Doctors Without Borders in Indonesia has trained the young village cadres on health, organizing, public speaking, and more. The older adolescents in the picture are the health cadres of the adolescent integrated health post of Tembong Village, Carita Sub-district, Pandeglang District, in Banten, Indonesia. The younger adolescents who visit the post will get some health education sessions from the older adolescent who is trained cadres. They play and have fun in the post, but they also get some education to share their knowledge with their families at home. Indonesia, 2021. © MSF
Uul Mardiyah, one of the youth centre's cadres, said she has benefited from engaging with Doctors Without Borders and health cadres in these activities. Doctors Without BordersF staff trained the young cadres to conduct essential health screening, undertake health promotion activities, to speak in public, and to teach English.
“At first, I was not confident to speak in front of people,” says Mardiyah. “After I joined the training and activities at the health post and youth corner, I learned public speaking, and I know more about health.”
The youth corner activities in Tembong started in mid-September 2021 and were at that time visited by between 10 and 20 adolescents. By October 2021, the youth corner had received about 600 visits. Both Pebrianti and Mardiyah believe that the health post and youth corner will continue to run without Doctors Without Borders, as the village government supports its funding by including it in its annual village budget.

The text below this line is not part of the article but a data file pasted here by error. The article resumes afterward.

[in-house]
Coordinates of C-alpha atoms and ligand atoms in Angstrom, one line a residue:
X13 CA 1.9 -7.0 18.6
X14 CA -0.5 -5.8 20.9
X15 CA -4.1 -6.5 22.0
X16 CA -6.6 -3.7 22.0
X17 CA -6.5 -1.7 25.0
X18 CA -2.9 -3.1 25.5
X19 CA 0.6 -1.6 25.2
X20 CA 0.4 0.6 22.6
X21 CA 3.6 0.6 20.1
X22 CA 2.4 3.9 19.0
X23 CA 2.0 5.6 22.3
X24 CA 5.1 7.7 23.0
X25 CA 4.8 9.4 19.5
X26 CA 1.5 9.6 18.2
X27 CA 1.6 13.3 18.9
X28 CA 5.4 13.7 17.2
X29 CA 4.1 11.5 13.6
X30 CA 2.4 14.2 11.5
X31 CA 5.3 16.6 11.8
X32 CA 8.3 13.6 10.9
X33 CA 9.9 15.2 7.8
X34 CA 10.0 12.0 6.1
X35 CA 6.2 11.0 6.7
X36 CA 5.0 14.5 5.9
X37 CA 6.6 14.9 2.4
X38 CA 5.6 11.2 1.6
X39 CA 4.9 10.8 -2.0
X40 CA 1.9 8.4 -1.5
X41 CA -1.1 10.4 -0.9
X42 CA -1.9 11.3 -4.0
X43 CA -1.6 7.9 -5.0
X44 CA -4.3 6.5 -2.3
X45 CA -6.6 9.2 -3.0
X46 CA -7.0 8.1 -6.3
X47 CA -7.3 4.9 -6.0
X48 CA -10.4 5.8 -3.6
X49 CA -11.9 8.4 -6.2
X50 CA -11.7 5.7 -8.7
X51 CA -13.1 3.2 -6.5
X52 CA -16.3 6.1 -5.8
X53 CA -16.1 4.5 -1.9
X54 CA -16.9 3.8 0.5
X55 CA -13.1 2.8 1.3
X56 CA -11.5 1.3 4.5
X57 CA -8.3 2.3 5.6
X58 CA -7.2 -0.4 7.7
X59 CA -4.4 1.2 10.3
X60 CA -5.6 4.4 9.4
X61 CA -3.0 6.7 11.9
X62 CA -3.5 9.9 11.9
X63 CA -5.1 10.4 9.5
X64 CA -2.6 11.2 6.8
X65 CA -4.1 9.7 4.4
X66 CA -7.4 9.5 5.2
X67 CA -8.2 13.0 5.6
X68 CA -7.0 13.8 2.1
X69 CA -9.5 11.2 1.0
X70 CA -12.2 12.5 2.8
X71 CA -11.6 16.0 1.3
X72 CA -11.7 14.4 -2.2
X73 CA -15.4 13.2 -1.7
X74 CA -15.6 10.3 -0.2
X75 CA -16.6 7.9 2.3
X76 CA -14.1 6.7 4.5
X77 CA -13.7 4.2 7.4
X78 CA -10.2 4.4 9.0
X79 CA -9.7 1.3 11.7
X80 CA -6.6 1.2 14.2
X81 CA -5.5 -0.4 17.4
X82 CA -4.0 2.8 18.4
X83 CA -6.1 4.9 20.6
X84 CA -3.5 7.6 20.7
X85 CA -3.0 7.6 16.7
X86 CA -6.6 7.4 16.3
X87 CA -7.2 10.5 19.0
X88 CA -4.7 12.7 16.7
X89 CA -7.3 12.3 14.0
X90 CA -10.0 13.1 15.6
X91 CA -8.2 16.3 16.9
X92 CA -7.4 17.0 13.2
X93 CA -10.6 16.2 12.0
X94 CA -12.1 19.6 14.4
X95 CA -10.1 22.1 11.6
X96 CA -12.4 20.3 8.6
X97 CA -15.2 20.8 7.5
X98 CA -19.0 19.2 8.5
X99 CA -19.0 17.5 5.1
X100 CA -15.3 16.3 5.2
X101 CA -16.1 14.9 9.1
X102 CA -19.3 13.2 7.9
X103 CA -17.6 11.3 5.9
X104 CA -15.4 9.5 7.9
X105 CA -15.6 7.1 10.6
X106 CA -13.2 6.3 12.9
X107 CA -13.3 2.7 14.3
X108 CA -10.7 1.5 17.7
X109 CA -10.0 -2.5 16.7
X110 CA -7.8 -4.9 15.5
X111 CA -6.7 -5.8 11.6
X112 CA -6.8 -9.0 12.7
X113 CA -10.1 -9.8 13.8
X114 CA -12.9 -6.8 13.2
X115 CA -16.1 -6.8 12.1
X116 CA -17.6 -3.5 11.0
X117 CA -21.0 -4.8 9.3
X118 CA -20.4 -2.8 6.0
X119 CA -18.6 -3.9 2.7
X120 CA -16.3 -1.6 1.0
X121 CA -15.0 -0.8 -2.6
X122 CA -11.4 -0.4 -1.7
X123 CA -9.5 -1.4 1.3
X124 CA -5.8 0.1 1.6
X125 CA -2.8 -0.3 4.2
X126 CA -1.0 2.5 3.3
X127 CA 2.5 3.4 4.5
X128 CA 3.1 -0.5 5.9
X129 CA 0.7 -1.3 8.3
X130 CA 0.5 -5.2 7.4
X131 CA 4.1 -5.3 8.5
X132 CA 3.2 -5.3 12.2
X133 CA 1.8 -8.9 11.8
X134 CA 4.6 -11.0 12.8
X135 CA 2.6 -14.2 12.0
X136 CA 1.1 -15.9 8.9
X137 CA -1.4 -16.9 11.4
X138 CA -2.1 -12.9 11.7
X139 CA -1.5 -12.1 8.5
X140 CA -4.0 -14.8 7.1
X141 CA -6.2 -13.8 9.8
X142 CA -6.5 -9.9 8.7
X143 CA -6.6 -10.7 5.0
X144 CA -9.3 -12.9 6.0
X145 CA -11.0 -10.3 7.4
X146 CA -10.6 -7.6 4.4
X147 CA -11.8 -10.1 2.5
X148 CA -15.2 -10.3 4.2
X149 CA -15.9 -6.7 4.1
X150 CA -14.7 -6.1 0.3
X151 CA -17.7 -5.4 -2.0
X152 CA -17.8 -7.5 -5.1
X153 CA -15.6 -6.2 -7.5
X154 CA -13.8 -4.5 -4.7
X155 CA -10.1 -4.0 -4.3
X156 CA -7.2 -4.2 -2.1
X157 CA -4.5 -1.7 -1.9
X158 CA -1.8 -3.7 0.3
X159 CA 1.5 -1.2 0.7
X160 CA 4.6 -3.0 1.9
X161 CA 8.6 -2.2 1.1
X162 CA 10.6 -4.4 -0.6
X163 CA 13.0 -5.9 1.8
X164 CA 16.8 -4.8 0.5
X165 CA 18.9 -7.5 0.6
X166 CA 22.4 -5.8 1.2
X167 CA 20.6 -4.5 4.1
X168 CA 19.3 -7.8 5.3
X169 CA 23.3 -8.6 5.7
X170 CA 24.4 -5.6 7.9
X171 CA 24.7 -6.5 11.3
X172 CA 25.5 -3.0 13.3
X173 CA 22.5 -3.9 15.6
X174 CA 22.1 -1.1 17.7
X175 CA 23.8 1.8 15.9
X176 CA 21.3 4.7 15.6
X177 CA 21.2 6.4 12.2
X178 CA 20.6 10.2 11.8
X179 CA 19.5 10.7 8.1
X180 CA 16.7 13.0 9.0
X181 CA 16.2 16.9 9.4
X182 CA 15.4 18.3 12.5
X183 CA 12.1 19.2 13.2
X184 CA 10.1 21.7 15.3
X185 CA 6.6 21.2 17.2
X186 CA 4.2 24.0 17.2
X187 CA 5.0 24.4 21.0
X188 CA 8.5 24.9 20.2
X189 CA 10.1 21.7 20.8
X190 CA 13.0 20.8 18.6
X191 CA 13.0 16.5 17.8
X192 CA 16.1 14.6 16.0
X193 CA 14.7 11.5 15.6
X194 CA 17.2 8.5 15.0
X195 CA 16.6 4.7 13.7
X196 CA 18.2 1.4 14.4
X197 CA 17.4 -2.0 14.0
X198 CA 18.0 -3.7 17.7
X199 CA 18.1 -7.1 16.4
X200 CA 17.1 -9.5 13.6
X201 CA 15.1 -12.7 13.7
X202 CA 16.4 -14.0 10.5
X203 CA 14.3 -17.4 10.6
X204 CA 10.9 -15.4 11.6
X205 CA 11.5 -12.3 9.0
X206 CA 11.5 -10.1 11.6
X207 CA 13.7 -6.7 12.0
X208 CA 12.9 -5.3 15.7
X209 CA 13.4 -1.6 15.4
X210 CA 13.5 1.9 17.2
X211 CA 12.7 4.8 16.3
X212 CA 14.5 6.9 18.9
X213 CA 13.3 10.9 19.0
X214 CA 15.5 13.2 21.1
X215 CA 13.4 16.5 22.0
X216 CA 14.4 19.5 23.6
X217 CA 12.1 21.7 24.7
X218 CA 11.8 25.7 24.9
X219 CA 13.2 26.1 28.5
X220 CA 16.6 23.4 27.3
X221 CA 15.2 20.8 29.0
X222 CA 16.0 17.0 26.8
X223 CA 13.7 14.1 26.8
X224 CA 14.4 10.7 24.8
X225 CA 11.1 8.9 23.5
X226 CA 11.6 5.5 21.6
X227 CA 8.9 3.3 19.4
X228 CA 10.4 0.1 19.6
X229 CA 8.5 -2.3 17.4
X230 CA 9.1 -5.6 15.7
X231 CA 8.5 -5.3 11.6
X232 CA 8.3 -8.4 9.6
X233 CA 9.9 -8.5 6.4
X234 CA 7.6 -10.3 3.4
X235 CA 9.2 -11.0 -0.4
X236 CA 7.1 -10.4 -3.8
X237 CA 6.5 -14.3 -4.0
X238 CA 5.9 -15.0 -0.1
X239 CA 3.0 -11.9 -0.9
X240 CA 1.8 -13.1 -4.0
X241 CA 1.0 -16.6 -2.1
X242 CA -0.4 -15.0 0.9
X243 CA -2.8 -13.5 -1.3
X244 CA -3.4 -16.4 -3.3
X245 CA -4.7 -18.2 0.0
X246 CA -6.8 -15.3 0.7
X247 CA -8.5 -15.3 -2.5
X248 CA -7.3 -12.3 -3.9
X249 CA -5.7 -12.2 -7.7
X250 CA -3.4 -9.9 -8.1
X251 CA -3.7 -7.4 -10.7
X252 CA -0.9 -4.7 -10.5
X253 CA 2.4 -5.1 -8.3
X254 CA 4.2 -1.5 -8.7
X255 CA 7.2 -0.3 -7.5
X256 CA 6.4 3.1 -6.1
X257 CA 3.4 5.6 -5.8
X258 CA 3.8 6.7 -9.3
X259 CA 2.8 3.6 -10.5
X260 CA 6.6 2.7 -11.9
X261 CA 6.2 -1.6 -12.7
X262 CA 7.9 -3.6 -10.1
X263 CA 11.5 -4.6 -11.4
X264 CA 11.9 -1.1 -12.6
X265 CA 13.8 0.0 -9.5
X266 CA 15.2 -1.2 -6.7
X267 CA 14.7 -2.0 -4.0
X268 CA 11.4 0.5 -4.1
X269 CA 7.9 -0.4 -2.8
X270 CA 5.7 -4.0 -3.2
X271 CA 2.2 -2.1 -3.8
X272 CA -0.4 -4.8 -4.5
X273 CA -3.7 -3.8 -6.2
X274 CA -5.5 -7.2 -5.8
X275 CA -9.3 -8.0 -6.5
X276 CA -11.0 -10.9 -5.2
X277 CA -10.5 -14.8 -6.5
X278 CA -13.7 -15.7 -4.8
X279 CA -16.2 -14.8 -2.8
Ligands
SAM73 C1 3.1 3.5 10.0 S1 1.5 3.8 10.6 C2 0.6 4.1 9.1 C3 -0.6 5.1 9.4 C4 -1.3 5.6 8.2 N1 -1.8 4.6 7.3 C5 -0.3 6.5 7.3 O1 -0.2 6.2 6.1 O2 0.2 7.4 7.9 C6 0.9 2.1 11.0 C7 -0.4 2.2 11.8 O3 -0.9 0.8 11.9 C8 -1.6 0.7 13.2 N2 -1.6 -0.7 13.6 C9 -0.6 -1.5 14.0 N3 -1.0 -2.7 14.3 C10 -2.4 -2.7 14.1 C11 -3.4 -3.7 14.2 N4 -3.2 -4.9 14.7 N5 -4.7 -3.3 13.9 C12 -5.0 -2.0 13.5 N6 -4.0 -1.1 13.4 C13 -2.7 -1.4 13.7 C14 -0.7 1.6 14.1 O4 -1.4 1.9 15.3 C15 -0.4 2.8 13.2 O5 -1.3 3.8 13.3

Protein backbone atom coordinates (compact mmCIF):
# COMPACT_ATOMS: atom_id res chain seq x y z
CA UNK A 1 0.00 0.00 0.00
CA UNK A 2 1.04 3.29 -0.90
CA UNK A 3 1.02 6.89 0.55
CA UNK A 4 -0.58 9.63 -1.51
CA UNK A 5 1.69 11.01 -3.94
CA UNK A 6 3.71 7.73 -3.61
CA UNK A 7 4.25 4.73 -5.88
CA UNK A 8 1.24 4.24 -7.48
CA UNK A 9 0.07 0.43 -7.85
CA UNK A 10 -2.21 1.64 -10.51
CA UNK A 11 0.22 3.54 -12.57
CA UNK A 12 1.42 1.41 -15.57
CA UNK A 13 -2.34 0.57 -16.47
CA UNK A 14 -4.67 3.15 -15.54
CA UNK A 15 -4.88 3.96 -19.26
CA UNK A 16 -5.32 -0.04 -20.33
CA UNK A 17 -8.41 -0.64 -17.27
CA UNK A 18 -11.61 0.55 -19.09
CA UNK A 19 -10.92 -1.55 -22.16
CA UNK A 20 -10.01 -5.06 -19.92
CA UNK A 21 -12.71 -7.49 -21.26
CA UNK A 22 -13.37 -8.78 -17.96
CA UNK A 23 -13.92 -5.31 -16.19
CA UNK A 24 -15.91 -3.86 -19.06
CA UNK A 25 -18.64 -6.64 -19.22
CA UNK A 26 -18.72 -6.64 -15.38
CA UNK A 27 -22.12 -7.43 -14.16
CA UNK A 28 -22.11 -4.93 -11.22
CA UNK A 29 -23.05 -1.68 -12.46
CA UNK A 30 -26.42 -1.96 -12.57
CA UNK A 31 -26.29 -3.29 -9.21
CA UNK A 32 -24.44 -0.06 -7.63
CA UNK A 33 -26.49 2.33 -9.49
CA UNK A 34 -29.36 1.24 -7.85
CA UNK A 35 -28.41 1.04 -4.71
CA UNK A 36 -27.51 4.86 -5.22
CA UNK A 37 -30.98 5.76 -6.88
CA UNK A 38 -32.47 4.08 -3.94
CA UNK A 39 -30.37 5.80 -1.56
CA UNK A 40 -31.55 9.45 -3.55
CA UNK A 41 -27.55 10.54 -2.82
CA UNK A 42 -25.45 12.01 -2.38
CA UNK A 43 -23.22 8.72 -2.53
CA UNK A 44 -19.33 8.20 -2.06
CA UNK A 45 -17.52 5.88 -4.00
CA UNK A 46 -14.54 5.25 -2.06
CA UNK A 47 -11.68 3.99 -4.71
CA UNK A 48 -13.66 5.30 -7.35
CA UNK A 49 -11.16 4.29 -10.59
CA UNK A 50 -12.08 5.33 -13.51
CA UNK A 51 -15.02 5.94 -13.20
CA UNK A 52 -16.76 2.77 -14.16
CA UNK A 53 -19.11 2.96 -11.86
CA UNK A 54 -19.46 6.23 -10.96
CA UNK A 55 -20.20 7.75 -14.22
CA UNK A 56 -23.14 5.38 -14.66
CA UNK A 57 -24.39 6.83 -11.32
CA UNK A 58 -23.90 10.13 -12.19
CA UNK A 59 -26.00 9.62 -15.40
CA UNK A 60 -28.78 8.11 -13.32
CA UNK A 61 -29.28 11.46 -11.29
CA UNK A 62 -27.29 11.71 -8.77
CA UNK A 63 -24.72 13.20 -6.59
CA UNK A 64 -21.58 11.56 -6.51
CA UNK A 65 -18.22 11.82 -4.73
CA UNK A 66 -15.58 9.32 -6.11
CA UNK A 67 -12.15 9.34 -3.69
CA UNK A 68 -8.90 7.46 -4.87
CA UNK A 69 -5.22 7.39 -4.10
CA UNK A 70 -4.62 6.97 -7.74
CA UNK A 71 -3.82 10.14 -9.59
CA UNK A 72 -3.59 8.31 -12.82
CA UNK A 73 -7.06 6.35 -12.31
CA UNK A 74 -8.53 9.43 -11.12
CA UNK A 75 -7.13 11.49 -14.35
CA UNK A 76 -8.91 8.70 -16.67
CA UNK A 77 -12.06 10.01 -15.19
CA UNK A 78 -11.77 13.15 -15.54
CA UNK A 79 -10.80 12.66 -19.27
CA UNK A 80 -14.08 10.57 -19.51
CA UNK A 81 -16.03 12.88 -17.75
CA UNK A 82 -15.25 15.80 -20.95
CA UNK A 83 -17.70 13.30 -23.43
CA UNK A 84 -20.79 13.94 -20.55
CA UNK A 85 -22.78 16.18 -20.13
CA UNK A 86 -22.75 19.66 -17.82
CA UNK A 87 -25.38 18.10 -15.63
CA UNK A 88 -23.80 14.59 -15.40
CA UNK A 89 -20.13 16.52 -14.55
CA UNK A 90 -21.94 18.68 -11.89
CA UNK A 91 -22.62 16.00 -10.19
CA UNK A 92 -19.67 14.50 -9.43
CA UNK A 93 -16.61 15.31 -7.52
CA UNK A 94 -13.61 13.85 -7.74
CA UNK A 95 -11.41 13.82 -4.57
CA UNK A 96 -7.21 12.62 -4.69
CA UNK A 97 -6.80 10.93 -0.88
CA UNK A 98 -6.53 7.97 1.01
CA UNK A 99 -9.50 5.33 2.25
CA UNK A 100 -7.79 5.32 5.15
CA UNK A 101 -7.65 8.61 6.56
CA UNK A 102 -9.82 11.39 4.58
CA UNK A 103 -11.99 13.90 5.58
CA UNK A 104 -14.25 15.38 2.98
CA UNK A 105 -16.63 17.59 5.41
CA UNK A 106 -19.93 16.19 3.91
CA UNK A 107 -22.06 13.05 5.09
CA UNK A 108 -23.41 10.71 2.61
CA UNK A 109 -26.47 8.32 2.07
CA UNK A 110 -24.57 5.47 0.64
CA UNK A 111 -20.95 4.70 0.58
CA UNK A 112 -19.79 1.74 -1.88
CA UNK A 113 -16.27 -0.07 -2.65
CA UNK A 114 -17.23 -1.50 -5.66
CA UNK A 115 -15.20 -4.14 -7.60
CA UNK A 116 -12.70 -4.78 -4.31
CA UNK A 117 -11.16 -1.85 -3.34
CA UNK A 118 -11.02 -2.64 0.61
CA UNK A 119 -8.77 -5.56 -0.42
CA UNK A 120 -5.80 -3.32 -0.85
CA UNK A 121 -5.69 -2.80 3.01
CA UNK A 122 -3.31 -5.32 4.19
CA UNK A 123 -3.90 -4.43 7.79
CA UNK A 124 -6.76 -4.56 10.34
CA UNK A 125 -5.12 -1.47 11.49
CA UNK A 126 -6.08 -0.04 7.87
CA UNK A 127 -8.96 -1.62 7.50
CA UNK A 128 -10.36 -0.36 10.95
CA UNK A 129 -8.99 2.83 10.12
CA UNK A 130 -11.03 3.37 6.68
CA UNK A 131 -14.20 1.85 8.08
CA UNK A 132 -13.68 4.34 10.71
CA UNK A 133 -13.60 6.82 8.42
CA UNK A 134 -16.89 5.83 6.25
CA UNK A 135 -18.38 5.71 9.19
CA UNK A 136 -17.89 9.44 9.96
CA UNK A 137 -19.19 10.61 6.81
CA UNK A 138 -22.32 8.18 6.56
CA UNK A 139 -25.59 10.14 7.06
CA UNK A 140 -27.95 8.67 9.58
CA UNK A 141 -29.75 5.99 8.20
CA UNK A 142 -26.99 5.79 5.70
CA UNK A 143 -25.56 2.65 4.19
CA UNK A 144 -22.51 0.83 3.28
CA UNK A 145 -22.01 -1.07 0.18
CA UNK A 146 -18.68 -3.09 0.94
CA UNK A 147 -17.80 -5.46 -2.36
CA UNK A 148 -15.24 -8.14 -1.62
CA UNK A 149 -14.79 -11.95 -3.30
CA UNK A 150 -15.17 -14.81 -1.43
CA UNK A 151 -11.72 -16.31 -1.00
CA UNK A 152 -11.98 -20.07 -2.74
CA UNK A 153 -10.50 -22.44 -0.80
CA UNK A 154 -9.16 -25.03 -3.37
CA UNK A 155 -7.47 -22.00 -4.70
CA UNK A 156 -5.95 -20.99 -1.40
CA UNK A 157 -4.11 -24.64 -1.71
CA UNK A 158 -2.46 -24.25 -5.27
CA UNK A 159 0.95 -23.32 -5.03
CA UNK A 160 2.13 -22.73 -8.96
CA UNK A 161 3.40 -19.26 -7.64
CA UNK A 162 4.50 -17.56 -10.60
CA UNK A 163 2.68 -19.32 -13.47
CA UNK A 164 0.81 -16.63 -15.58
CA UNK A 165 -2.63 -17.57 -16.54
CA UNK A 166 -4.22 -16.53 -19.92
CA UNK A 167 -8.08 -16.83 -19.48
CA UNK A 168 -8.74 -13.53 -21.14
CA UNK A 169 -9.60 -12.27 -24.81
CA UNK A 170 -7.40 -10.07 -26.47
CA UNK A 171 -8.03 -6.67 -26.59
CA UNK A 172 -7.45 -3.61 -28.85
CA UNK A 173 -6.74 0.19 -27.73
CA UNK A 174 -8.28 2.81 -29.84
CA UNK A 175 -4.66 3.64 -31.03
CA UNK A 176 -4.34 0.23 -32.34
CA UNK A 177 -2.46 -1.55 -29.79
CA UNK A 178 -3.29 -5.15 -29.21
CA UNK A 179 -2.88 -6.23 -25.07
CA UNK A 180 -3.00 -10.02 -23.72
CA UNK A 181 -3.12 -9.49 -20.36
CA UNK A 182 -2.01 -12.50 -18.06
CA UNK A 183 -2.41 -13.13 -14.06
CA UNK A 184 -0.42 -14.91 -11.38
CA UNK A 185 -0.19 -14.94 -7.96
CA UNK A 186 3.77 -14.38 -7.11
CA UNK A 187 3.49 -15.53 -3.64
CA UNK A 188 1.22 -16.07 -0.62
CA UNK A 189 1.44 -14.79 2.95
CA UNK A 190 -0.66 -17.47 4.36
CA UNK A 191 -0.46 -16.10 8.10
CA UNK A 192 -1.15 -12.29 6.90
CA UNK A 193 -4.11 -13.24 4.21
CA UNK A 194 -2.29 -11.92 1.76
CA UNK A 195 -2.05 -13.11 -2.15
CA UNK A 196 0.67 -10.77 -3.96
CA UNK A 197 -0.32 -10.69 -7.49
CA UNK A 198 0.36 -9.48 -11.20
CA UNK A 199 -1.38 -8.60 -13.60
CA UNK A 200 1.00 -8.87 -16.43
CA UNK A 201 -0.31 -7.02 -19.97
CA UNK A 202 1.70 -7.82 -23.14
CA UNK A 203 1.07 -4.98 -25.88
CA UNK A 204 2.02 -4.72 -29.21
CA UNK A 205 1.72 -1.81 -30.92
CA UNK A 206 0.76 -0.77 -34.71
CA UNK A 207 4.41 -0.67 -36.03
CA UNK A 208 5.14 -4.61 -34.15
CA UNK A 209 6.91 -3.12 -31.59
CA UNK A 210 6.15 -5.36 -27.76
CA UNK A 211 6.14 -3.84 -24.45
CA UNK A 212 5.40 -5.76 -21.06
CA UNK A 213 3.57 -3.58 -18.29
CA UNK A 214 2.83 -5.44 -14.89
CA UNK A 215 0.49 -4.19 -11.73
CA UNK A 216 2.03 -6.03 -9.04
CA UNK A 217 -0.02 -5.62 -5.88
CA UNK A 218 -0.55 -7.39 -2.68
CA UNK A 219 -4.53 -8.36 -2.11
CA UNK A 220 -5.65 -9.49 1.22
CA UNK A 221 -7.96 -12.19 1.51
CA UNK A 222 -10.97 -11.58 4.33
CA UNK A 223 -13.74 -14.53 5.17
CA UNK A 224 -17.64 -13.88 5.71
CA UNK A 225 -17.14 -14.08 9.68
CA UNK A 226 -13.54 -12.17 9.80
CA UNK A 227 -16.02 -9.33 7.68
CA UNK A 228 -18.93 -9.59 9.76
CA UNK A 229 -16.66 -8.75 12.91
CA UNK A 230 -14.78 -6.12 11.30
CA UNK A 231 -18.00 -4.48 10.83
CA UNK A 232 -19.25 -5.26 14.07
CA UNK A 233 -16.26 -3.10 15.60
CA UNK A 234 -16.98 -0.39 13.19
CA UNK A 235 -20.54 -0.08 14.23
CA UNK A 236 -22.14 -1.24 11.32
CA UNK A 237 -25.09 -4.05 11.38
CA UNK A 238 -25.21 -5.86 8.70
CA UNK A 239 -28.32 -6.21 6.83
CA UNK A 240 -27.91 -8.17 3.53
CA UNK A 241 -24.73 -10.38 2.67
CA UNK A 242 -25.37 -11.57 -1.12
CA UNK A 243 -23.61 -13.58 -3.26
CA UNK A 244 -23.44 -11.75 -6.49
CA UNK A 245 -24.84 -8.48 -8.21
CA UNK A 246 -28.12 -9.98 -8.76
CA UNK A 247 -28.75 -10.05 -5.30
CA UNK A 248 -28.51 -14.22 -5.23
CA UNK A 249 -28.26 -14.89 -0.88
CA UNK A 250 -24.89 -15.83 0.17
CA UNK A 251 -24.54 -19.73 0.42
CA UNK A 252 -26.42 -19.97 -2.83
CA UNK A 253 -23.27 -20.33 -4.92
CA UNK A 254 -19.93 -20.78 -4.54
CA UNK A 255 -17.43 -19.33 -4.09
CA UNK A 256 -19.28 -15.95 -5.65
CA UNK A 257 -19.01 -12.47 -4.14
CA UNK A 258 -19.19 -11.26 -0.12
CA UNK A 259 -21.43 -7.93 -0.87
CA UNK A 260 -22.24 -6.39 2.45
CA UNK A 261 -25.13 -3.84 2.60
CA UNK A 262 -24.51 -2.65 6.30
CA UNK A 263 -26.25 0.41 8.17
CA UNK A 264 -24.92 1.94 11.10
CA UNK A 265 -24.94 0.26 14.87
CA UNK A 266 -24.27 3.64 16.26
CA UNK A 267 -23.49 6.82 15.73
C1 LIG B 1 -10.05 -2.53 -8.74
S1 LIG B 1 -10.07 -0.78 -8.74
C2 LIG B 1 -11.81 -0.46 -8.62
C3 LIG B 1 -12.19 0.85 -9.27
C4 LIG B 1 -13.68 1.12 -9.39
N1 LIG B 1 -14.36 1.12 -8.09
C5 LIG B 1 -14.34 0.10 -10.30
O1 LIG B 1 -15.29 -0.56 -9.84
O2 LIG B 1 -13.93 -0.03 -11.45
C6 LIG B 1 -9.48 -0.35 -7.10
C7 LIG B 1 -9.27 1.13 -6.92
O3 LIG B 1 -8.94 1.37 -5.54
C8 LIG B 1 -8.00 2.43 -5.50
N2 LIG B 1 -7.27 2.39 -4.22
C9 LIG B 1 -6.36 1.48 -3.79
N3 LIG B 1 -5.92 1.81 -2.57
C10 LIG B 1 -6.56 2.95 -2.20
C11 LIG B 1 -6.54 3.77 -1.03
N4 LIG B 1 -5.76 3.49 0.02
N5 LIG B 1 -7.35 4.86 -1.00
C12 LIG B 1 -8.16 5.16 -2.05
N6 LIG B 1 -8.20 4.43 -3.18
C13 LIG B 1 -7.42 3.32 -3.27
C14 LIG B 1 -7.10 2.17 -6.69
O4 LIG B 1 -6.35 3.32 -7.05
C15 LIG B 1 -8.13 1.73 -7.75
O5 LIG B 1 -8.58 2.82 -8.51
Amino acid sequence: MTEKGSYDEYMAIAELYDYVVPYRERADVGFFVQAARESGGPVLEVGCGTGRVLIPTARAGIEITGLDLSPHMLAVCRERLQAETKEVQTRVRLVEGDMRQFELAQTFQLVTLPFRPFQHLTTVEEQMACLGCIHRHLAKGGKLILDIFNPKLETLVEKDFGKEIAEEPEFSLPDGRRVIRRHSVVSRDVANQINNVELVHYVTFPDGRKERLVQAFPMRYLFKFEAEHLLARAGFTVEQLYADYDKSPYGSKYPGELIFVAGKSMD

There are challenges, such as a high turnover of young cadres as they move on to study or work, but the programme continues. And the continual engagement and training of new young cadres is essential to ensure the youth corner's programme in their neighbourhoods. A high sense of ownership from the community is essential tohelp this programme continue.
During the adolescent integrated health post-activity, the situation is conducted every once a month for the young people in Tembong Village, Carita Sub-district, Pendeglang District, Banten Province, Indonesia. Doctors Without Borders has trained the young health cadres, and they have been able to do the basic health screening for the visitors who are keen to check their health condition. Indonesia, 2021. © MSF
The way forward
The pandemic has hampered the programme, as people could not gather in public facilities. But, as the second wave of COVID-19 has waned, young people have started visiting the posts and enjoying the youth corners once again.
In 2022, Doctors Without Borders will hand over the youth corners in Labuan and Carita to the village authorities, as they are now working well. And the Doctors Without Borders support team will move on to a new site with all the lessons learned so far.